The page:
Then, mutely as before, He closed the gate, and vanished from the view.
mutely together they moved through the lonesome, odorous twilight.
Cynthia opened her languid eyes, and seeing the Duchess's dress stained with her blood, mutely drew it to her lips.
Said, and mutely reproached him with all the pain she had wrought him.
And then, like one in a dream, I held out my hands and mutely implored her to return.
mutely he came to me, pressed the letter in my hand, and turned away.
Frau Elsbeth mutely shook her head, and went into the house just as the locomobile arrived before the gate.
His eyes questioned her mutely, and a slow flush crept into her face.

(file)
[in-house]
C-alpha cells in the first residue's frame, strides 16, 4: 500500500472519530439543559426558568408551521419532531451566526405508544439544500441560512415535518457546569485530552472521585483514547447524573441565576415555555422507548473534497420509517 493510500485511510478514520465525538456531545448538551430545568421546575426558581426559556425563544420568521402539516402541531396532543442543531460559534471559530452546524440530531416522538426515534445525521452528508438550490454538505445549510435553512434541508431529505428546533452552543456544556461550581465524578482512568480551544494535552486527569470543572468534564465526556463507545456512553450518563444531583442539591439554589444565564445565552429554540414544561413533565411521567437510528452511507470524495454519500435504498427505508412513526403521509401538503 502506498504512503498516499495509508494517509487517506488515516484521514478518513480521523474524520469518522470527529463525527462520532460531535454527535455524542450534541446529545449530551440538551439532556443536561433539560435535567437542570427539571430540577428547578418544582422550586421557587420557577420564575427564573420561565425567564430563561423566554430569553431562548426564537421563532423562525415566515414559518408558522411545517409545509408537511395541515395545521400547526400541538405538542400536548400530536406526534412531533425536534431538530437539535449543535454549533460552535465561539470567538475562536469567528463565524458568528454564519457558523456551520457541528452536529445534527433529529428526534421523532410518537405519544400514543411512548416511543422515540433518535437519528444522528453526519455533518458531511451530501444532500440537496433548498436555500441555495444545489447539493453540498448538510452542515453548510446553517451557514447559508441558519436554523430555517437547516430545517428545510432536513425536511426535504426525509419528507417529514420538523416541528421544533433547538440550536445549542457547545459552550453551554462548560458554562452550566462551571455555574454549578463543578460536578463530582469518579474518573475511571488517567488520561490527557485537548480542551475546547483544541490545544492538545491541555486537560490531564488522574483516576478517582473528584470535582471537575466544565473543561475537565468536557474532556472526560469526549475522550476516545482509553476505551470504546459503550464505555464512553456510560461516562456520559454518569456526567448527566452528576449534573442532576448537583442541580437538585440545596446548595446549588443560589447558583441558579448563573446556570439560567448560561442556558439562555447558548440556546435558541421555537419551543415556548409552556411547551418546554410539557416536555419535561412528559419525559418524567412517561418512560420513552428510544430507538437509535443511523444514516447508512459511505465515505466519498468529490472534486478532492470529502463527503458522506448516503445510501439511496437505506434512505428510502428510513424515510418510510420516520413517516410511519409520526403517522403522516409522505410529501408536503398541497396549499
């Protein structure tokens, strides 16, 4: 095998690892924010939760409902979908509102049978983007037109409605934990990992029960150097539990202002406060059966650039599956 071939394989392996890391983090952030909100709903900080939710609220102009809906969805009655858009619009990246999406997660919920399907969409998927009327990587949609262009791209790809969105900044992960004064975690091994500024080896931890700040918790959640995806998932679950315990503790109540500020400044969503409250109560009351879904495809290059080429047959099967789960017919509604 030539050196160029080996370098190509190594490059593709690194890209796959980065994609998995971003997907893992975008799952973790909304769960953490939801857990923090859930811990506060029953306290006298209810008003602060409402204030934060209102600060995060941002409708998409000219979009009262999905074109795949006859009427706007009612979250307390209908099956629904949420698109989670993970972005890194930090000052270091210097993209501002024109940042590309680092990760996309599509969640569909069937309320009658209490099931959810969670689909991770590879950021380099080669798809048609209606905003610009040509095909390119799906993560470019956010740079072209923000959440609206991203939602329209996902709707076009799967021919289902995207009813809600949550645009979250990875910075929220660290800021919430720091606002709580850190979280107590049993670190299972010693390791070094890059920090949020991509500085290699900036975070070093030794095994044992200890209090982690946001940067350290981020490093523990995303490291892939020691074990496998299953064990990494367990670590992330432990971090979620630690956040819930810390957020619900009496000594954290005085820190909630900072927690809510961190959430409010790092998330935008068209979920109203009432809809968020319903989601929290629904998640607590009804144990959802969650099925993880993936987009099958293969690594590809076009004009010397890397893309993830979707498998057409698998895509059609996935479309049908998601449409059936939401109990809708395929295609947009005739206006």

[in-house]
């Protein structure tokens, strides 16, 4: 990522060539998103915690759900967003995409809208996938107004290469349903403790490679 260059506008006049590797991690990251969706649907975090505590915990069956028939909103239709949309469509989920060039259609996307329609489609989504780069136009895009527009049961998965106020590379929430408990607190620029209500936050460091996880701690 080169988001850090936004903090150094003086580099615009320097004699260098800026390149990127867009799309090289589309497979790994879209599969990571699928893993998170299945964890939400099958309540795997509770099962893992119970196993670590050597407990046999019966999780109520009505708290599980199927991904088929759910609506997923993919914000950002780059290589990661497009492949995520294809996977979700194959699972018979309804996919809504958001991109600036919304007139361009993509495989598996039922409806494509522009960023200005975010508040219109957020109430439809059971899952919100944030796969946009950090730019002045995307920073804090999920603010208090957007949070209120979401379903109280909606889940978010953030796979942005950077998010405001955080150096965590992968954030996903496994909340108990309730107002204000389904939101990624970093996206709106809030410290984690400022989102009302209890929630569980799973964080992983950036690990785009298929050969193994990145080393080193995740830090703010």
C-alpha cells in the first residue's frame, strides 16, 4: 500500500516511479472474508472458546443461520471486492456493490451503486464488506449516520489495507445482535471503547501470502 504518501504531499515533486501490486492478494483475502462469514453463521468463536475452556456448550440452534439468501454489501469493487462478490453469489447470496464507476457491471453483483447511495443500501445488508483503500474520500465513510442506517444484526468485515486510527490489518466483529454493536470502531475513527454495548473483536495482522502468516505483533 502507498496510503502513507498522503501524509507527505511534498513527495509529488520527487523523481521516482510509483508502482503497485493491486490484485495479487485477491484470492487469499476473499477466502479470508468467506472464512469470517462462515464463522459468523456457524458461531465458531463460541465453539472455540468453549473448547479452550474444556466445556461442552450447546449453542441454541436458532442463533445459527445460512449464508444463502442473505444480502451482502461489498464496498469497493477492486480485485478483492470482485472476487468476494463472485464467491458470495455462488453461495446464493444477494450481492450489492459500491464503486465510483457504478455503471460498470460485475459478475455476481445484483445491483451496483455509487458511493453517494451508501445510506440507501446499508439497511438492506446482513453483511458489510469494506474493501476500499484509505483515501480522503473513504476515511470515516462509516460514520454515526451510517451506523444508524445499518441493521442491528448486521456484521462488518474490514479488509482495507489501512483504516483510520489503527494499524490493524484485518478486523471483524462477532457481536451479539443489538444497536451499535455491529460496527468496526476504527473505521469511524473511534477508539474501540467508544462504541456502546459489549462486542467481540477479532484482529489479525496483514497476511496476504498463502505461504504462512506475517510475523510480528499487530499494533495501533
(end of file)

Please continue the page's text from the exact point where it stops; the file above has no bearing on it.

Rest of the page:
Various feelings away the monarchs as they stand in hushed amaze, mutely in those speechless moments on the lifeless warrior gaze!
Allan looked at her mutely for a moment, as if she had hurt him.
late 14c., mewet "silent," from Old French muet "dumb, mute" (12c.), diminutive of mut, mo, from Latin mutus "silent, speechless, dumb," probably from imitative base *meue- (cf. Sanskrit mukah "dumb," Greek myein "to be shut," of the mouth). Form assimilated in 16c. to Latin mutus.
1570s, "stage actor in a dumb show;" 1610s as "person who does not speak," from mute (adj.). Musical sense first recorded 1811 of stringed instruments, 1841, of horns.
Unable or unwilling to speak. n.
One who does not have the faculty of speech. No longer in technical use, considered offensive.